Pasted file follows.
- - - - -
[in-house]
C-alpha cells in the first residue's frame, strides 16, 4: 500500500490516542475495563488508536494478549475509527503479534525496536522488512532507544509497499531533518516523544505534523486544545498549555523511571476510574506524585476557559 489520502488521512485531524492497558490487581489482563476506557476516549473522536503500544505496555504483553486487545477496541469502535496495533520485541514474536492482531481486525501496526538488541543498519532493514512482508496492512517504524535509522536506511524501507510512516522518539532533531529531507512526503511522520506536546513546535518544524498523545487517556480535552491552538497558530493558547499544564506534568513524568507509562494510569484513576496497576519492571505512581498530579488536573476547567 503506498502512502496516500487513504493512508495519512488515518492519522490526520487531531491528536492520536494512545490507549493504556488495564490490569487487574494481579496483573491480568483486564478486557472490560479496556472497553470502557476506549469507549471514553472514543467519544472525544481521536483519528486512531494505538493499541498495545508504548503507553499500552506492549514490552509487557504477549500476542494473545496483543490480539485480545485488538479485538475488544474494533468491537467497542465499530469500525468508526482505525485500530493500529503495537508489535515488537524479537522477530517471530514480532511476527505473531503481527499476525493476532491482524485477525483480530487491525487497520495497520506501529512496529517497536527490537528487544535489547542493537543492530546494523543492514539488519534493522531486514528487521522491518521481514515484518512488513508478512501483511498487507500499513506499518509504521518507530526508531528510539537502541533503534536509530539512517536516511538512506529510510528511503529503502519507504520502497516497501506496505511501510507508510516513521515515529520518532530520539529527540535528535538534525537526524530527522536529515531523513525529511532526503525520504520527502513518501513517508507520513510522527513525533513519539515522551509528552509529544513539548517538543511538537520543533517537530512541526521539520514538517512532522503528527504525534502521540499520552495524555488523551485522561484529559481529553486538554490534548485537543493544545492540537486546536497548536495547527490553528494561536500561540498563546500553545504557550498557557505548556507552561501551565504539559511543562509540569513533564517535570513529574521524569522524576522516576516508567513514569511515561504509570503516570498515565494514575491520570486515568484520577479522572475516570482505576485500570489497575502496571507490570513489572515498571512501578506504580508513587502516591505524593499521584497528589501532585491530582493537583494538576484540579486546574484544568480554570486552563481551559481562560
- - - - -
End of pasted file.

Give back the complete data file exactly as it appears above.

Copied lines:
[in-house]
C-alpha cells in the first residue's frame, strides 16, 4: 500500500490516542475495563488508536494478549475509527503479534525496536522488512532507544509497499531533518516523544505534523486544545498549555523511571476510574506524585476557559 489520502488521512485531524492497558490487581489482563476506557476516549473522536503500544505496555504483553486487545477496541469502535496495533520485541514474536492482531481486525501496526538488541543498519532493514512482508496492512517504524535509522536506511524501507510512516522518539532533531529531507512526503511522520506536546513546535518544524498523545487517556480535552491552538497558530493558547499544564506534568513524568507509562494510569484513576496497576519492571505512581498530579488536573476547567 503506498502512502496516500487513504493512508495519512488515518492519522490526520487531531491528536492520536494512545490507549493504556488495564490490569487487574494481579496483573491480568483486564478486557472490560479496556472497553470502557476506549469507549471514553472514543467519544472525544481521536483519528486512531494505538493499541498495545508504548503507553499500552506492549514490552509487557504477549500476542494473545496483543490480539485480545485488538479485538475488544474494533468491537467497542465499530469500525468508526482505525485500530493500529503495537508489535515488537524479537522477530517471530514480532511476527505473531503481527499476525493476532491482524485477525483480530487491525487497520495497520506501529512496529517497536527490537528487544535489547542493537543492530546494523543492514539488519534493522531486514528487521522491518521481514515484518512488513508478512501483511498487507500499513506499518509504521518507530526508531528510539537502541533503534536509530539512517536516511538512506529510510528511503529503502519507504520502497516497501506496505511501510507508510516513521515515529520518532530520539529527540535528535538534525537526524530527522536529515531523513525529511532526503525520504520527502513518501513517508507520513510522527513525533513519539515522551509528552509529544513539548517538543511538537520543533517537530512541526521539520514538517512532522503528527504525534502521540499520552495524555488523551485522561484529559481529553486538554490534548485537543493544545492540537486546536497548536495547527490553528494561536500561540498563546500553545504557550498557557505548556507552561501551565504539559511543562509540569513533564517535570513529574521524569522524576522516576516508567513514569511515561504509570503516570498515565494514575491520570486515568484520577479522572475516570482505576485500570489497575502496571507490570513489572515498571512501578506504580508513587502516591505524593499521584497528589501532585491530582493537583494538576484540579486546574484544568480554570486552563481551559481562560